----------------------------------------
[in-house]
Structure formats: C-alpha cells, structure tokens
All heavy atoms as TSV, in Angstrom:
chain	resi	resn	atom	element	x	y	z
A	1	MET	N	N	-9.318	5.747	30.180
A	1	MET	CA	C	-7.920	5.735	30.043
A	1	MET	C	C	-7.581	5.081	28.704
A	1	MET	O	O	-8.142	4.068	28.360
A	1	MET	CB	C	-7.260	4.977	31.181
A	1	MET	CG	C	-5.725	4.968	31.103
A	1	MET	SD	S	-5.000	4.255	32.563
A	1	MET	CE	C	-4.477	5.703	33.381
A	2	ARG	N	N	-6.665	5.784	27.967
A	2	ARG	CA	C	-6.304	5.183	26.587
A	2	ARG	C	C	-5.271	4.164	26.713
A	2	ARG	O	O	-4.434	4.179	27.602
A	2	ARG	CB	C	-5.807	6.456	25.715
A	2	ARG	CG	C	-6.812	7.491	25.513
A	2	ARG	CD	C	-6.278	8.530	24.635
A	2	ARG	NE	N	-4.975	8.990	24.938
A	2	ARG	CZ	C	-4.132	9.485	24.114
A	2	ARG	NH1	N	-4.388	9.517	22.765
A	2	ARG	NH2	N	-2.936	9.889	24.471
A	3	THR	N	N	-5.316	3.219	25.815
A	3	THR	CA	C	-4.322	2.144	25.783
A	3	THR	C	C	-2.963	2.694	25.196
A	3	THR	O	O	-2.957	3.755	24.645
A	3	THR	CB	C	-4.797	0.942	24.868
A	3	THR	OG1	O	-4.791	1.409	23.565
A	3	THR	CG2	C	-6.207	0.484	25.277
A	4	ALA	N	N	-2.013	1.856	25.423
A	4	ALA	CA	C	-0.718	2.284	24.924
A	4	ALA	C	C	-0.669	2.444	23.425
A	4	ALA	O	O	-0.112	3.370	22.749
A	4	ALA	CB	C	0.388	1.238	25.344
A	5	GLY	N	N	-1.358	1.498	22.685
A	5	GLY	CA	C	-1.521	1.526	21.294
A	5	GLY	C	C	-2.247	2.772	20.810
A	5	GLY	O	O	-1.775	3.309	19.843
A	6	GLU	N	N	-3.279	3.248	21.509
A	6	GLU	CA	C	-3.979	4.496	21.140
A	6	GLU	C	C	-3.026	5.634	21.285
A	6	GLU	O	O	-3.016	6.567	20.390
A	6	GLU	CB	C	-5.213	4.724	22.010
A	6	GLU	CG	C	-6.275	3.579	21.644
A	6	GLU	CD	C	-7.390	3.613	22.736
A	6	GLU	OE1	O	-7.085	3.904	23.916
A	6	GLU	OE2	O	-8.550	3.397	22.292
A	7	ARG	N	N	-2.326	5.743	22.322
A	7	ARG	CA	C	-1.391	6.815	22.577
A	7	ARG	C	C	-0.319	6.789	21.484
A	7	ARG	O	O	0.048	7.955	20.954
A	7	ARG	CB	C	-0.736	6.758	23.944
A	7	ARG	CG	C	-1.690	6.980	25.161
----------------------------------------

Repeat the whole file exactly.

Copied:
[in-house]
Structure formats: C-alpha cells, structure tokens
All heavy atoms as TSV, in Angstrom:
chain	resi	resn	atom	element	x	y	z
A	1	MET	N	N	-9.318	5.747	30.180
A	1	MET	CA	C	-7.920	5.735	30.043
A	1	MET	C	C	-7.581	5.081	28.704
A	1	MET	O	O	-8.142	4.068	28.360
A	1	MET	CB	C	-7.260	4.977	31.181
A	1	MET	CG	C	-5.725	4.968	31.103
A	1	MET	SD	S	-5.000	4.255	32.563
A	1	MET	CE	C	-4.477	5.703	33.381
A	2	ARG	N	N	-6.665	5.784	27.967
A	2	ARG	CA	C	-6.304	5.183	26.587
A	2	ARG	C	C	-5.271	4.164	26.713
A	2	ARG	O	O	-4.434	4.179	27.602
A	2	ARG	CB	C	-5.807	6.456	25.715
A	2	ARG	CG	C	-6.812	7.491	25.513
A	2	ARG	CD	C	-6.278	8.530	24.635
A	2	ARG	NE	N	-4.975	8.990	24.938
A	2	ARG	CZ	C	-4.132	9.485	24.114
A	2	ARG	NH1	N	-4.388	9.517	22.765
A	2	ARG	NH2	N	-2.936	9.889	24.471
A	3	THR	N	N	-5.316	3.219	25.815
A	3	THR	CA	C	-4.322	2.144	25.783
A	3	THR	C	C	-2.963	2.694	25.196
A	3	THR	O	O	-2.957	3.755	24.645
A	3	THR	CB	C	-4.797	0.942	24.868
A	3	THR	OG1	O	-4.791	1.409	23.565
A	3	THR	CG2	C	-6.207	0.484	25.277
A	4	ALA	N	N	-2.013	1.856	25.423
A	4	ALA	CA	C	-0.718	2.284	24.924
A	4	ALA	C	C	-0.669	2.444	23.425
A	4	ALA	O	O	-0.112	3.370	22.749
A	4	ALA	CB	C	0.388	1.238	25.344
A	5	GLY	N	N	-1.358	1.498	22.685
A	5	GLY	CA	C	-1.521	1.526	21.294
A	5	GLY	C	C	-2.247	2.772	20.810
A	5	GLY	O	O	-1.775	3.309	19.843
A	6	GLU	N	N	-3.279	3.248	21.509
A	6	GLU	CA	C	-3.979	4.496	21.140
A	6	GLU	C	C	-3.026	5.634	21.285
A	6	GLU	O	O	-3.016	6.567	20.390
A	6	GLU	CB	C	-5.213	4.724	22.010
A	6	GLU	CG	C	-6.275	3.579	21.644
A	6	GLU	CD	C	-7.390	3.613	22.736
A	6	GLU	OE1	O	-7.085	3.904	23.916
A	6	GLU	OE2	O	-8.550	3.397	22.292
A	7	ARG	N	N	-2.326	5.743	22.322
A	7	ARG	CA	C	-1.391	6.815	22.577
A	7	ARG	C	C	-0.319	6.789	21.484
A	7	ARG	O	O	0.048	7.955	20.954
A	7	ARG	CB	C	-0.736	6.758	23.944
A	7	ARG	CG	C	-1.690	6.980	25.161